I’m not sure if it would’ve detracted, but I was always, long before I was involved with this project, interested in the idea that a relationship could exist exclusively between “action” and “cut,” and how that would be as an acting process. It was something I wanted to explore, and with this film, because the requirements were so extreme anyway, and it was in a lot of ways the best opportunity I’d ever been given, I was determined to do everything I could to make the most of it. To honor the gift. Then specifically with Rob, these two characters meet on screen, they don’t know each other prior to the beginning of the story. We shot the film almost sequentially, so it lent itself in an easy way to doing this acting experiment. Rob is really serious about what he does, and I think he also felt the weight of the opportunity. We were excited to do something a little unorthodox and see what would happen. If it wasn’t working, I think we would’ve reevaluated.

Percy Fawcett was a man who attempted to balance his familial duties with a slightly selfish thirst for excitement and knowledge. Did you ultimately find him a sympathetic character?

I did. I understood the origin of that selfishness and drive, which I think was his need to fill up this terrible hole he felt inside of him. I can relate. I know how powerful that can be. I was interested in the relationship between ambition and hunger. I’ve always felt like hunger for success brings with it an equivalent amount of suffering. My perception is that the sacrifices he made weren’t really negotiable—like he had to do this to exist. And yet, I think it probably caused him an enormous amount of pain, to neglect his family the way he did, to bring forth this intention he had for his life.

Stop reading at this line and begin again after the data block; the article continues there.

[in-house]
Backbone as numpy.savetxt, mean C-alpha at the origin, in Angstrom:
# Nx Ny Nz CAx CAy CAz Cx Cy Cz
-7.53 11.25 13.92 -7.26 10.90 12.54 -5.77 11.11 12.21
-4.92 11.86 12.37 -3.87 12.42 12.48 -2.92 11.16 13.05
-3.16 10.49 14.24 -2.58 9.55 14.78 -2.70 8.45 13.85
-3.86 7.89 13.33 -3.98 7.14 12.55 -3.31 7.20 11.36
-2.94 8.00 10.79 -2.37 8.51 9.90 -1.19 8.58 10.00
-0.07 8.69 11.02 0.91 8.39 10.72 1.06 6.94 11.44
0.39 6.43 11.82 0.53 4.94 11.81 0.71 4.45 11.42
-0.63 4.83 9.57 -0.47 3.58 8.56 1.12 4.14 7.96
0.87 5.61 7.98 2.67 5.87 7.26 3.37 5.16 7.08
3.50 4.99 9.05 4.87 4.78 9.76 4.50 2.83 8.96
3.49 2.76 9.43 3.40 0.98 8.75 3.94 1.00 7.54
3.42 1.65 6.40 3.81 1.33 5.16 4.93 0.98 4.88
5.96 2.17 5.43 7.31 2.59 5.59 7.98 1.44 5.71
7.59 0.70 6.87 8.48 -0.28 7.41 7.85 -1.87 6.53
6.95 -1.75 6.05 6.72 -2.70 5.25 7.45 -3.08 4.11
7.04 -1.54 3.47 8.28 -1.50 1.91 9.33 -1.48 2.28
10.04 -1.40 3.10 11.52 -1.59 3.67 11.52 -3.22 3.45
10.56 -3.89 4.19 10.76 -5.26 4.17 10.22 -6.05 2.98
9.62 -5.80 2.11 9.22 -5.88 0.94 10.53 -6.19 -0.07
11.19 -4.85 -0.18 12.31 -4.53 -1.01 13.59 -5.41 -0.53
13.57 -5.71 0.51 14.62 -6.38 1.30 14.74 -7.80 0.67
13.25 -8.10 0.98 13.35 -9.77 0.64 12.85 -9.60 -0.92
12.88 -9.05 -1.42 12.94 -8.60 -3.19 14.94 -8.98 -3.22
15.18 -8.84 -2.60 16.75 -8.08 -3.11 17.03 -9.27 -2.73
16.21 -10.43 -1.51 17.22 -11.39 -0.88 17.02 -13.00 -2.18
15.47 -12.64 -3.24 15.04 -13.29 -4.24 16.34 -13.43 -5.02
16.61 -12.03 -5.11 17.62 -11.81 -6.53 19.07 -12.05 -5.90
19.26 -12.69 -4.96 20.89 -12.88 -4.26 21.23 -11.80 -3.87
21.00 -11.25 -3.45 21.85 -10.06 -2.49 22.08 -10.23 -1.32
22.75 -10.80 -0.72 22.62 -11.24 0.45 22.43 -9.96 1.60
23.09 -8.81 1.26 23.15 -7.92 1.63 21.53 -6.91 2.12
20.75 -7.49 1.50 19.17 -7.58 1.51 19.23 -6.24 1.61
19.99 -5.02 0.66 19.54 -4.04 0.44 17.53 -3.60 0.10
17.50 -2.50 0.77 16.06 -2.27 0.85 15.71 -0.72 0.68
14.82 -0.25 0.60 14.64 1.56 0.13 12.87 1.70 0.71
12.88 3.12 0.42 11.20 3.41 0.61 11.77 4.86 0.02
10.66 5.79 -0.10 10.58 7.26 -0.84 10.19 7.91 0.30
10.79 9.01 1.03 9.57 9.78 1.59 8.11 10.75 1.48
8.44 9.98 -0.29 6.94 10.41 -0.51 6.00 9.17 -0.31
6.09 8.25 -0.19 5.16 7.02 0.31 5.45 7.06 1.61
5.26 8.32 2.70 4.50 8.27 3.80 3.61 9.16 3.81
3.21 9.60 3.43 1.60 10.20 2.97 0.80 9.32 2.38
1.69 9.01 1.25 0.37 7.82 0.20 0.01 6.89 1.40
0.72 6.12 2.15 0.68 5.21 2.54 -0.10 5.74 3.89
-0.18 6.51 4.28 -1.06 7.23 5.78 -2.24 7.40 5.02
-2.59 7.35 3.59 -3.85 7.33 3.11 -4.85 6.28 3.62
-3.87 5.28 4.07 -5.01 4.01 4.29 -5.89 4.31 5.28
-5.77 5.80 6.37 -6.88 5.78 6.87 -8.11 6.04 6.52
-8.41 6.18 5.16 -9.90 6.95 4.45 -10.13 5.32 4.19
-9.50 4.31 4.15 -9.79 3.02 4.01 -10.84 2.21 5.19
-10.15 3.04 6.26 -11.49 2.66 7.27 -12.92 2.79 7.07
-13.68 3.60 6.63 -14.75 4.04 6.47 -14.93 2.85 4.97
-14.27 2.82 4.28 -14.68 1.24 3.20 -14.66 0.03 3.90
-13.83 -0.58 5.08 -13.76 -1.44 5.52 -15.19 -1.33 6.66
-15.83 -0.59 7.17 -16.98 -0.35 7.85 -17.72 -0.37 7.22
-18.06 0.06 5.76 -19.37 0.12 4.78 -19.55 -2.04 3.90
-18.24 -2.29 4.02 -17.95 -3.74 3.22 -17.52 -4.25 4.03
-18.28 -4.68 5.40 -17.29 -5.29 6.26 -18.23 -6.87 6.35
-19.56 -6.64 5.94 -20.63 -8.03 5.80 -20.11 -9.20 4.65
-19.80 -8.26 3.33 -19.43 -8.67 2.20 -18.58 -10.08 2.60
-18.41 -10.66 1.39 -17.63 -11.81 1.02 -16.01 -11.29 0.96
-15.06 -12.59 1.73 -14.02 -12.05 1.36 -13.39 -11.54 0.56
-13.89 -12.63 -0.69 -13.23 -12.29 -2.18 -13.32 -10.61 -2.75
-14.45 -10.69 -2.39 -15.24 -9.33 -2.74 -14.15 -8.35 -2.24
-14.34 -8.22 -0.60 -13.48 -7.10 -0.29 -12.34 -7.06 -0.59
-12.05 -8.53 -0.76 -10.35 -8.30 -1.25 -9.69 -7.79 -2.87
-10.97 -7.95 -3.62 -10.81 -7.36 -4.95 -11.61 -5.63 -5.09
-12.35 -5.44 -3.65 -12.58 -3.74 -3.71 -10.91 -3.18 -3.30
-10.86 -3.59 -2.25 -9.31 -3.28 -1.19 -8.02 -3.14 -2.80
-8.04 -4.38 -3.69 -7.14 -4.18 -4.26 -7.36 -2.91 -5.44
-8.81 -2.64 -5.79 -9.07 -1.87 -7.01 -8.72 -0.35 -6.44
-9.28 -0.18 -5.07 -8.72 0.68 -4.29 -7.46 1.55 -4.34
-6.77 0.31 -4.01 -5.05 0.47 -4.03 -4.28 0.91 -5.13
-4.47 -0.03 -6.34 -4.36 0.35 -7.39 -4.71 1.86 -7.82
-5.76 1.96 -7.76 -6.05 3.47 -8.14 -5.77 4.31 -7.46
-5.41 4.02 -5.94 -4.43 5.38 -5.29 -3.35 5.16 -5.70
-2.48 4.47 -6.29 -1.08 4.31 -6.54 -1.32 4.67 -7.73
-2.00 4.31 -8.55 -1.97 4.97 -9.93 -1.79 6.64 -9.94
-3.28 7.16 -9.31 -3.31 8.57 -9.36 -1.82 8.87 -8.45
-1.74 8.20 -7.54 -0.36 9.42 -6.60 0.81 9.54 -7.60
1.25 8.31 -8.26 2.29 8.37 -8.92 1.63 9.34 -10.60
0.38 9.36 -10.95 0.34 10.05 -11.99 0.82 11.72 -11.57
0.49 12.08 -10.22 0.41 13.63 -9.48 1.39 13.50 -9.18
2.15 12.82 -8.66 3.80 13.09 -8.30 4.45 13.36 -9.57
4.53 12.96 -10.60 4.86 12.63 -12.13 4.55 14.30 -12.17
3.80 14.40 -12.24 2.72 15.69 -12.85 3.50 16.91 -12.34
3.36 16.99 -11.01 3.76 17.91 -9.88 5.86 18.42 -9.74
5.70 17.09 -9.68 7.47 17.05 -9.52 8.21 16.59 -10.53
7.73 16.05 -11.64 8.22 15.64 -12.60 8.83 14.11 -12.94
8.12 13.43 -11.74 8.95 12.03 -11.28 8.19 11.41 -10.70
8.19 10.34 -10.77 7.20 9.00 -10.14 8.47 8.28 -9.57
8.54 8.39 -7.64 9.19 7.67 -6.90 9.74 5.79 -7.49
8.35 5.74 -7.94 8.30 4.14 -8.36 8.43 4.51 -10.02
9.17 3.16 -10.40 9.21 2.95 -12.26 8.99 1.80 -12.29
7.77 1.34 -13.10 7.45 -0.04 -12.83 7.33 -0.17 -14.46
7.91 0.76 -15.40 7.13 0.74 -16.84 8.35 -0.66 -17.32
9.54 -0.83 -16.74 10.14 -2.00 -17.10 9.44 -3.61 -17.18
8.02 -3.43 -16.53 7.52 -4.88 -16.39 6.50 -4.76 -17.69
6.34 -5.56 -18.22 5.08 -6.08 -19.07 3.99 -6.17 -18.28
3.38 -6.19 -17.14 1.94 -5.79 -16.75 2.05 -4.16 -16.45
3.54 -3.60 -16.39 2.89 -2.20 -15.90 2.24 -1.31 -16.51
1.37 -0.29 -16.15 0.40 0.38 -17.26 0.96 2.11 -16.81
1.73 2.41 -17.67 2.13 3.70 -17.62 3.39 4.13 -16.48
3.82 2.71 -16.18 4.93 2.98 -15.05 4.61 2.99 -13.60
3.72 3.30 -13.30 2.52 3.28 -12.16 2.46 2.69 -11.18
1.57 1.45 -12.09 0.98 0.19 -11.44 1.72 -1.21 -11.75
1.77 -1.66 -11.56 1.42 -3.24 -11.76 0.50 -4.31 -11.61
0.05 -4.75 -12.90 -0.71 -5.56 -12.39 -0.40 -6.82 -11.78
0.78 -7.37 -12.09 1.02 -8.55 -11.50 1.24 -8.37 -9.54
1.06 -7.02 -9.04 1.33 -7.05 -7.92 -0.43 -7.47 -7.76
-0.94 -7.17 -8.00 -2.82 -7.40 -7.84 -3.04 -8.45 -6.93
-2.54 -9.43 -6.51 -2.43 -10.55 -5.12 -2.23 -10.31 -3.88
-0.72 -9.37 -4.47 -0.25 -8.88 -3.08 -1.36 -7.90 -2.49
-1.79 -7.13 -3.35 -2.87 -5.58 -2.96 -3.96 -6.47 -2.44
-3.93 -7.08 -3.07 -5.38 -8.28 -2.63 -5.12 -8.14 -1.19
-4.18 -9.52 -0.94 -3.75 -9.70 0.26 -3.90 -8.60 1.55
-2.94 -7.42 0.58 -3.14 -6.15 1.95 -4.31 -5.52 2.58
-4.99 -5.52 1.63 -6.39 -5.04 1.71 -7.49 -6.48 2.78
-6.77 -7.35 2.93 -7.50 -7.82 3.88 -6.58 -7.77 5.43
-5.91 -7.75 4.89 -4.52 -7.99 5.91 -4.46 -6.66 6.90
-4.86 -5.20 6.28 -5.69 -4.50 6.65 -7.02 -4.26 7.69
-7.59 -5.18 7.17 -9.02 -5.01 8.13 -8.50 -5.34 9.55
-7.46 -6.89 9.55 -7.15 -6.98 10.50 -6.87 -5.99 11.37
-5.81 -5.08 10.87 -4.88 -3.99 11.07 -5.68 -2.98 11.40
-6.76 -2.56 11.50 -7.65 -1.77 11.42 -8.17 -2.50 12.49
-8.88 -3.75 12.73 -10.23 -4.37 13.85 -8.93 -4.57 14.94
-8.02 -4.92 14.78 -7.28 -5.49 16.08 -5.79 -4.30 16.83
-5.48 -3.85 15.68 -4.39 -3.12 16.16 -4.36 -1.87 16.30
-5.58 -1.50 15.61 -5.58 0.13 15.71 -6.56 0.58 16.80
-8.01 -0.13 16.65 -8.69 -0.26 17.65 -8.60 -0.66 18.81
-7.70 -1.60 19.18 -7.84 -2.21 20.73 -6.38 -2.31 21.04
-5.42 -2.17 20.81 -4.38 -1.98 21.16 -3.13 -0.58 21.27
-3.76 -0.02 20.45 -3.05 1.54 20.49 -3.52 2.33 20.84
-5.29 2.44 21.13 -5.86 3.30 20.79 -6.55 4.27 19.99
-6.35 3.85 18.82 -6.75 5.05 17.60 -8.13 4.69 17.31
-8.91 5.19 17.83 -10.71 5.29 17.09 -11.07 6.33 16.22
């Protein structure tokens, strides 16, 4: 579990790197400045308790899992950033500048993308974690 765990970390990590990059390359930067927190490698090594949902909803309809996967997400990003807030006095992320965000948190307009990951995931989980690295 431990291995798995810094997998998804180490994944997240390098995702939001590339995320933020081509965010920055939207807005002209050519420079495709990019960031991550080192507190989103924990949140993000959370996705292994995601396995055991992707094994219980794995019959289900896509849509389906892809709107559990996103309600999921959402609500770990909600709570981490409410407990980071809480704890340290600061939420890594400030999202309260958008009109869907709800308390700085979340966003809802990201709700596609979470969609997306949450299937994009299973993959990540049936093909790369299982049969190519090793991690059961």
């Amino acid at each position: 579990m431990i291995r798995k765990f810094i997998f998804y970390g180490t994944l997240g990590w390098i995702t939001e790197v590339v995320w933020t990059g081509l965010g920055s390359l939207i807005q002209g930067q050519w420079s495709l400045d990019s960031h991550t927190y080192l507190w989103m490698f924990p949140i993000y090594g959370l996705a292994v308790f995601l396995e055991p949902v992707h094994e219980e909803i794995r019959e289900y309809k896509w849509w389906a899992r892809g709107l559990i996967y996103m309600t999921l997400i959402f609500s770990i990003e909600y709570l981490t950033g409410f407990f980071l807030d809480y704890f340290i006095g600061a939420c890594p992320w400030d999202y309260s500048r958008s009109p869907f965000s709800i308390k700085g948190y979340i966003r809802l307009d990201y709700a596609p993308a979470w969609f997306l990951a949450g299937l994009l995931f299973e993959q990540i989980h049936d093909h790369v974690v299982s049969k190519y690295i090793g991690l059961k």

Speaking of ambition, you’ve written several screenplays and have possible plans to direct, plus you got a film degree in college. Have you always wanted to get behind the camera?

In my teenage years, my dream was to be a film director, not necessarily an actor. When I started to get more and more invested in storytelling in general, not just from an actor’s point of view, the idea of directing came into clear focus. And when I was going to college, the choice was to study acting or film theory, so I opted to study film. But then I had an opportunity to do an acting role in my late teens—I think I was about to turn 19—so I left film school. I actually didn’t get a degree. I was only there for the first year. I realized I was learning so much as an actor on set, it didn’t make sense to go back to college at that point. Life just took on its own rhythm, and I fell in love with acting. But there’s always been a hope in the back of my mind that I could write and direct a couple of films.

I look forward to seeing how that turns out.

[laughs] Me too.

Is it all still in the planning stages?

Yeah. It’s a long and laborious process. Sometimes I get dismayed, then I’m encouraged by talking to my friends. Particularly, I have a very close relationship with Jeremy Kleiner at Plan B, who’s been enjoying an enormous amount of success over the last four years. He’s been nominated a consecutive four times for Best Picture at the Academy Awards. I’ve developed a few projects with him, and I sometimes get disheartened with how long it takes, like if I’m not doing a good enough job, but I think that’s unfortunately just the rhythm of developing material. I have three projects I’m working on right now. Hopefully one of them will go into production soon.